In 1963, the United States Supreme Court issued Gideon v. Wainwright, 372 U.S. 335 (1963), ensuring the right of the indigent accused to representation of counsel in criminal cases. During that same year, the Colorado General Assembly passed the Colorado Public Defender Act in response to the Supreme Court’s decision in Gideon. This Act authorized Colorado counties to either establish a public defender’s office or remain under the previous ad hoc system of appointing counsel for indigent citizens accused of criminal offenses.
Four county public defender offices were established under the Act. These offices were located in Denver, Brighton, Pueblo and Durango.
In 1970, the State Legislature passed the Administrative Re-Organization Act. The State began to oversee the court system, which assumed responsibility for the appointment and funding of counsel for indigent defendants. The Office of the State Public Defender was created in a bill carried by the late Senator Ralph Cole and became an independent state agency.
Initially, the Colorado Supreme Court appointed the Colorado State Public Defender. Rollie R. Rogers was the first State Public Defender. He served from October 1969 through February 1978, when John Purvis was appointed the interim State Public Defender and served until December 1979.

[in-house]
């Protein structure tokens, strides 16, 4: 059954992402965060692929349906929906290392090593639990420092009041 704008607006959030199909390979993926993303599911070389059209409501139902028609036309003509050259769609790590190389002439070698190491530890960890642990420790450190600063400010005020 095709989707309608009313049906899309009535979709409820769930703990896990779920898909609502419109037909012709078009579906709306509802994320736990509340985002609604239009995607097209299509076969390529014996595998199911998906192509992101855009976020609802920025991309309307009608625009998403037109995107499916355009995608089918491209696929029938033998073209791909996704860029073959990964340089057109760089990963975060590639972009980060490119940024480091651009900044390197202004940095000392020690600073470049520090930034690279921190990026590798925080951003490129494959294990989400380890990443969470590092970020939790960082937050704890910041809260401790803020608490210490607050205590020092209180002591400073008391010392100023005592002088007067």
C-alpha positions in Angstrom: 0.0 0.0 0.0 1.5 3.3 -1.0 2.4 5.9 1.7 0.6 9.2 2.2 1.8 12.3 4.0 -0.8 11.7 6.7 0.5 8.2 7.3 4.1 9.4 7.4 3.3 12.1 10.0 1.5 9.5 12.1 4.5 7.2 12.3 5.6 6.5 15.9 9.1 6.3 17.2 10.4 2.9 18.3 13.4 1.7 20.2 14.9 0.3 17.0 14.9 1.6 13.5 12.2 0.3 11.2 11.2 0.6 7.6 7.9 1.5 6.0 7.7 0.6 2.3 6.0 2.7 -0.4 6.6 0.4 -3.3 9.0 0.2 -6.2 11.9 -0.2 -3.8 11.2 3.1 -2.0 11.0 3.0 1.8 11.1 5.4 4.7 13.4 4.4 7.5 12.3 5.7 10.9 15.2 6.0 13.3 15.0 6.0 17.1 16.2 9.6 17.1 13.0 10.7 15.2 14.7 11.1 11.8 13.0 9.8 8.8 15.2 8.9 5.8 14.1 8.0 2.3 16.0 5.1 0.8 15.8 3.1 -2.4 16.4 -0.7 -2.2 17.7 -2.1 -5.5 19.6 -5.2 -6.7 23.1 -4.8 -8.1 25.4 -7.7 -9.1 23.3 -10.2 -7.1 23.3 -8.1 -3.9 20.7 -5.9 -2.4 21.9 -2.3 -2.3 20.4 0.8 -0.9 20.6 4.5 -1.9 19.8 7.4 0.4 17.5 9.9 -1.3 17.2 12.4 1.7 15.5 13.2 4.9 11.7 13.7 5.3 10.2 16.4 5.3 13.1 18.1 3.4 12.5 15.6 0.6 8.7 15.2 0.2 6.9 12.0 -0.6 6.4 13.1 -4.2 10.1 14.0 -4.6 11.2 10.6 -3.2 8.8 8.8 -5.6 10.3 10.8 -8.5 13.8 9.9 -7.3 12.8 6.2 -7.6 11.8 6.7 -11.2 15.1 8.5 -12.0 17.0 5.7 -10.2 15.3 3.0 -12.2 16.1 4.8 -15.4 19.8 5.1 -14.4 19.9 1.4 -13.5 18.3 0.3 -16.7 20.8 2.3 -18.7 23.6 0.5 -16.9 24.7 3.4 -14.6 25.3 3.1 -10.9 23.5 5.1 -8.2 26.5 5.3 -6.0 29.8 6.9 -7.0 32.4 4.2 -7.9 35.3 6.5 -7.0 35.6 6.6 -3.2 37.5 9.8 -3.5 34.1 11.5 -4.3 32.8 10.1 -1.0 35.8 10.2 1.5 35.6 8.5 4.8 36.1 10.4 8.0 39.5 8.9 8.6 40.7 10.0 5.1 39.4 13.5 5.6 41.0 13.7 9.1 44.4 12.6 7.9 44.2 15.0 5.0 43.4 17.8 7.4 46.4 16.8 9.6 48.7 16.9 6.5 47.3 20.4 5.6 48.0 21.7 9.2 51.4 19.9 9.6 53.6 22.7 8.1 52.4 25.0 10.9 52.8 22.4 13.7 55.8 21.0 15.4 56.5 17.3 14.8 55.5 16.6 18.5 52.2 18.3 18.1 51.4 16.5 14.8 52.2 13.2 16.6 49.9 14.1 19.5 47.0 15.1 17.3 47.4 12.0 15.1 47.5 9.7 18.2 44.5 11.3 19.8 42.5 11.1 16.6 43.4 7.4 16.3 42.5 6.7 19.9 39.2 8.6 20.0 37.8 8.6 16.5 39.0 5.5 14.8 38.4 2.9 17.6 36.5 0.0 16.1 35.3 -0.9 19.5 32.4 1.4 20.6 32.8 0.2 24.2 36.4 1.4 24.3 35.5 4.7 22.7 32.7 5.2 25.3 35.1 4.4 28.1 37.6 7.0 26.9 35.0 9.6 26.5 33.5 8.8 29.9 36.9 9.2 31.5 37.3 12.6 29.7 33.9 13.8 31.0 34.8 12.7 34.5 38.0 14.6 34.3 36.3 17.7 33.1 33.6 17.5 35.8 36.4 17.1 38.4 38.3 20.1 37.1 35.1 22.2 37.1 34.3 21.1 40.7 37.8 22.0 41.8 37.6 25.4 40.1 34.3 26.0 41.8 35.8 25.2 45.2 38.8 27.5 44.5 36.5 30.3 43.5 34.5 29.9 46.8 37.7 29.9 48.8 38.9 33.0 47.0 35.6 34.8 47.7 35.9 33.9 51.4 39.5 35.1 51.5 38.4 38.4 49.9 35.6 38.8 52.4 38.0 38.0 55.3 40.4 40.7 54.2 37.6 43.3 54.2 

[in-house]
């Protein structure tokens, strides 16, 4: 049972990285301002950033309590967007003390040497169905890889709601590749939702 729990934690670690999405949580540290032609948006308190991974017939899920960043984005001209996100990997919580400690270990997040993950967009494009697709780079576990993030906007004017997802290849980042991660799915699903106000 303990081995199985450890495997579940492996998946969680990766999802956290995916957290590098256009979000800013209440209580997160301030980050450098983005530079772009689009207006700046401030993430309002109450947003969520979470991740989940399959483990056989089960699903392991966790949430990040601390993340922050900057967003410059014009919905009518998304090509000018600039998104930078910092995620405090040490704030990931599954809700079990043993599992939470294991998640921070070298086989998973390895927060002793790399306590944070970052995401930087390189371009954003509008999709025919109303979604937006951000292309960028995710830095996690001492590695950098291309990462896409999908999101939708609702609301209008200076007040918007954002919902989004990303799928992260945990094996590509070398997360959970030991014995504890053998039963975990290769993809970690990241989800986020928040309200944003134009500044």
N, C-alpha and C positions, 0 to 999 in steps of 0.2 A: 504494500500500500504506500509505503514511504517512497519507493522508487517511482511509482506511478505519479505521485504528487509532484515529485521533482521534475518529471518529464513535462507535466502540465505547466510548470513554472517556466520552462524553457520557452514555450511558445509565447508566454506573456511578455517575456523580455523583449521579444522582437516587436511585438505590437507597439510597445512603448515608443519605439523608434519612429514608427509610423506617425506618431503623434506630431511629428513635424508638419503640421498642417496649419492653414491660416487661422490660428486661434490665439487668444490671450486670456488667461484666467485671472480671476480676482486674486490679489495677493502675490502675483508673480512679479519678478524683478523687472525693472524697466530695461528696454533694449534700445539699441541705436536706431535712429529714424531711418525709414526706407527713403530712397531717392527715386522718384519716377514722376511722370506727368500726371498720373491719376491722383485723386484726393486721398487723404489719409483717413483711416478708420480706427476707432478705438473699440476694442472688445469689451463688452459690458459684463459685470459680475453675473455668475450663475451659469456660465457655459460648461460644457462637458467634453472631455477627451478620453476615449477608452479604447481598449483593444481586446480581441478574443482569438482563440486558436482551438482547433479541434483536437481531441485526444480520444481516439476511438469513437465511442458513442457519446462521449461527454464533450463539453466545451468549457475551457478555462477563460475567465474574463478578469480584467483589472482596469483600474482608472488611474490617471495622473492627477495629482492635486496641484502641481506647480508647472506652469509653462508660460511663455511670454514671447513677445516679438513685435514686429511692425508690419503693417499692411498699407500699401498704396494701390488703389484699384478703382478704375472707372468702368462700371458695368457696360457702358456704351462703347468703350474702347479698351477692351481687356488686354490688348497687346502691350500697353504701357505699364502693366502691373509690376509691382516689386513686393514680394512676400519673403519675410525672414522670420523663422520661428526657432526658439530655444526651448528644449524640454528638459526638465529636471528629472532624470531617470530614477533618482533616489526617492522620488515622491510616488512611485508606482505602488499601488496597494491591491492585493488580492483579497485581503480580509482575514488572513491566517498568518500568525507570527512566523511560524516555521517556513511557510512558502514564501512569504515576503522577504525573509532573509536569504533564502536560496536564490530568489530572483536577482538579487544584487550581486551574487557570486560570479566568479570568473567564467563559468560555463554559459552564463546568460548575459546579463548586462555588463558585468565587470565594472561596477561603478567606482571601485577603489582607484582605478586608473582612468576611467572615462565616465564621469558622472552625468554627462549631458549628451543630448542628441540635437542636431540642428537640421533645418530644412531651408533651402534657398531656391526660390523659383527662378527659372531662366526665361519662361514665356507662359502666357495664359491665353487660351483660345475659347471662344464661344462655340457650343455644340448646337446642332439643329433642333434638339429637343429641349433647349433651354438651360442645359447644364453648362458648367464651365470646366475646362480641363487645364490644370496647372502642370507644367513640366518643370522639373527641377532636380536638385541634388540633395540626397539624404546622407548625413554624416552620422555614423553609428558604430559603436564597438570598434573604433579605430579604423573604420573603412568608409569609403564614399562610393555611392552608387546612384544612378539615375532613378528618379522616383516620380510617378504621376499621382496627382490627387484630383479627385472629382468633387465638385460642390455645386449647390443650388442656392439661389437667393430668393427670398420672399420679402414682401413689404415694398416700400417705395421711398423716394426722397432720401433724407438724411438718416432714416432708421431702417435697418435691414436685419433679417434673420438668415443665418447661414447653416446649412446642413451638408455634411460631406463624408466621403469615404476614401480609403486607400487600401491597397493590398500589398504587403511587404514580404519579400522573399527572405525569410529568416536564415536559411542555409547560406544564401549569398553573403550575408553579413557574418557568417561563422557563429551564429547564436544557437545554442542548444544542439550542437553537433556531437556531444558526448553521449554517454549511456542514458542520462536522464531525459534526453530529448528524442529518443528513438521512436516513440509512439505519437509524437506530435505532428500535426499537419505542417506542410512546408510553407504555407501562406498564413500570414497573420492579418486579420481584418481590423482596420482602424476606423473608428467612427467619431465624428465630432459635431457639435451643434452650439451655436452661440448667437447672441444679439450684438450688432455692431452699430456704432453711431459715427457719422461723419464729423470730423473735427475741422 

Greg Walta became the State Public Defender on January 1980 and served until July 1982. On August 1, 1982, David F. Vela was appointed State Public Defender and he fulfilled the responsibilities of the office for more than 17 years, until his retirement on December 31, 1999. The David F. Vela Award was established in his honor to commemorate the 25th anniversary of the Colorado State Public Defender system in 1995.
David S. Kaplan became the State Public Defender and served from January 1, 2000 until October 31, 2006. Upon his resignation, Douglas K. Wilson was appointed the 6th State Public Defender, effective November 1, 2006